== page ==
The result is basically that the Companions radiant quests will cycle themselves up on every visit to Whiterun, and they have no regard for whether the quests are already running or not.

 

And hey, why not. Let's enshrine this one in a bug report: http://www.afkmods.com/index.php?/tracdown/issue/13958-companions-radiant-quests-all-cycle-without-regard-to-whether-theyre-running-or-not/

 

Cause CR03, CR06, CR07, CR10, and CR11 are all bloat bombs. 10 and 11 at least stop becoming available once the quest line is over, and 3 isn't available in vanilla, but 6 and 7 are, and they're as bloat happy as ever.

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While I appreciate the title "script sleuth", I think my rewrite is sufficient. I cleaned out the RegisterForUpdate(), replaced the OnUpdate() with OnUpdateGameTime(), removed what could be a potential perma-spinning error where the script's while loop required the game's time to be within certain parameters, and removed a number of spaces that made the script impossible to read for me.

 

That said, the lectures do work, but the old script seemed to have some problem with processing the function that would choose a scene too often, potentially resulting in a scene never being chosen. I think, though, a large portion of reports of folks not witnessing the lectures comes simply from misunderstanding: the script polls to choose a lecture between 12 PM and 2 PM, but then there will be a delay whilst the professor intended to give the lecture makes their way to the Hall of Attainment to actually begin speaking; the professor is not actually intended to begin walking to the lecture until 2 PM.

 

***

 

These none errors are odd, given that those properties are filled.

 

Sclero, I should like to address some of your concerns here:

 


After a look at that script, I decided to stop wondering. That's the biggest nonsense I have seen so far:
Scriptname DLC2NelothScript extends Actor 
ObjectReference Property DLC2TelMithrynTowerDoorRef  Auto 
Location Property DLC2TelMithrynTowerLocation  Auto 

Event OnEnterBleedout()
 StopCombat()
EndEvent
Event OnLocationChange(Location akOldLoc, Location akNewLoc)
 if akNewLoc == DLC2TelMithrynTowerLocation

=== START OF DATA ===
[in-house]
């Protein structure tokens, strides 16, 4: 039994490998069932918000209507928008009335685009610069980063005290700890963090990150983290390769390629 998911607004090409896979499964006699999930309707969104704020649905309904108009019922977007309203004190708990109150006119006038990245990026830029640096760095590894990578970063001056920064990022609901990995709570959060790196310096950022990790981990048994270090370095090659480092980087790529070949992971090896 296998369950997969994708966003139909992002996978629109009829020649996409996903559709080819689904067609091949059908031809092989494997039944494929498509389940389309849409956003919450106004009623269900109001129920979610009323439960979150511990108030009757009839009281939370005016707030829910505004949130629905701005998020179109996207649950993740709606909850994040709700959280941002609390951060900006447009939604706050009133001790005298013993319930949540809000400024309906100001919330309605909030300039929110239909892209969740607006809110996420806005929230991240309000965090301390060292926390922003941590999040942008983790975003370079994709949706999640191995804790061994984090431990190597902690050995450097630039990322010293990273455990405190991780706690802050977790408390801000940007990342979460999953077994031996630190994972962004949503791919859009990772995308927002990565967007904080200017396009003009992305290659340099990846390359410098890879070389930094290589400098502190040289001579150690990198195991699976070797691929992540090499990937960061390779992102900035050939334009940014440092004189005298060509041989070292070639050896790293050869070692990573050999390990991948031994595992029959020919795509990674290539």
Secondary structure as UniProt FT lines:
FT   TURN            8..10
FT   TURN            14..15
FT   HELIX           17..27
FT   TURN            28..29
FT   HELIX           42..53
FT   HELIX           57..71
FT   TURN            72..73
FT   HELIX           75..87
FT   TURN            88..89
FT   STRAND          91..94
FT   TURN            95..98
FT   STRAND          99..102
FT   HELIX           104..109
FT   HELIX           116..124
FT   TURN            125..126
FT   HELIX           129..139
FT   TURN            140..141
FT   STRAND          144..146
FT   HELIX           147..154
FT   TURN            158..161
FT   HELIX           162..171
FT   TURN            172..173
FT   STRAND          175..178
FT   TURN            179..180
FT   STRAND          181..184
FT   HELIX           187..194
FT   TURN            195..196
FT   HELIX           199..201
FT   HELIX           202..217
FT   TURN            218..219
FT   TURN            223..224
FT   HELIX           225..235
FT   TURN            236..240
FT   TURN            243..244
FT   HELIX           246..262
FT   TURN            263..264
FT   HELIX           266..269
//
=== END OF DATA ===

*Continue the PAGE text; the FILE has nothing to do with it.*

;   debug.trace("NELOTH: unlocking door")
  DLC2TelMithrynTowerDoorRef.Lock(false)
 endIf
EndEvent
If they wanted him to stop combat when entering bleedout, why didn't they flag him as protected ? If they wanted him to be able to unlock the door to his own house, why didn't they give him a f***g key ?
 
He doesn't HAVE a key, he does not even have proper AI packages ... and while we're at it: why does he have a "JobFarmerKeyword" ?
 
And even more suprising: why did he change locations when his only package is a sandbox package at his editor location ? Are there any running quests that didn't properly terminate ?

 

Neloth does have proper AI packages, I don't know what you're talking about. He experiments on his apprentice and his sandbox package handles any mundane activities he might engage in (except sleeping, since according to Talvas, Neloth doesn't sleep).

 

Neloth leaves his tower on two occasions: to escort the player to and through the Dwemer ruin that houses the Black Book he's interested in, and when he examines the Earth Stone when the player first arrives on Solstheim.

 

Neloth is in the lock list for his tower, Tel Mithryn; when any NPC is the last NPC in that lock list to leave the cell, the doors are locked. Bethesda wanted to make sure that Neloth's leaving his tower wouldn't lock the player outside.

 

Neloth is an essential actor; essential actors fight until their health falls below 0, to a maximum of -30. From that point, their health will regenerate and, when it's positive, they will get up. Being KO'd does not prevent an essential NPC from being in combat, so this script makes sure that Neloth will drop out of combat if he is (somehow) reduced to no health. It has the added benefit of rapidly accelerating his recovery, as well, since essential NPCs have an additional health regeneration when not in combat.

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Neloth does have proper AI packages, I don't know what you're talking about. He experiments on his apprentice and his sandbox package handles any mundane activities he might engage in (except sleeping, since according to Talvas, Neloth doesn't sleep).

 

Since his sandbox package is linked to his editor location and thus would make him travel back to this location anyway once the package starts running, they should have bundled it with a "travel to" package with the "unlock doors on arrival" flag set. Then he would have a proper AI package, and any scripts to make him unlock his doors would become superfluous. Of course, he would need a key which he still hasn't (but what would be wrong with giving him a key to his own house ?) What can be handled at engine level (such as AI packages) runs much faster and with less impact on performance than any script.

 

Neloth is in the lock list for his tower, Tel Mithryn; when any NPC is the last NPC in that lock list to leave the cell, the doors are locked. Bethesda wanted to make sure that Neloth's leaving his tower wouldn't lock the player outside.

 

But those scripts don't handle Neloth leaving his tower. They handle him returning to Tel Mithryn. Thus, when he leaves, the player would still be locked outside until his return. What would make sense, by the way, if nobody else is in.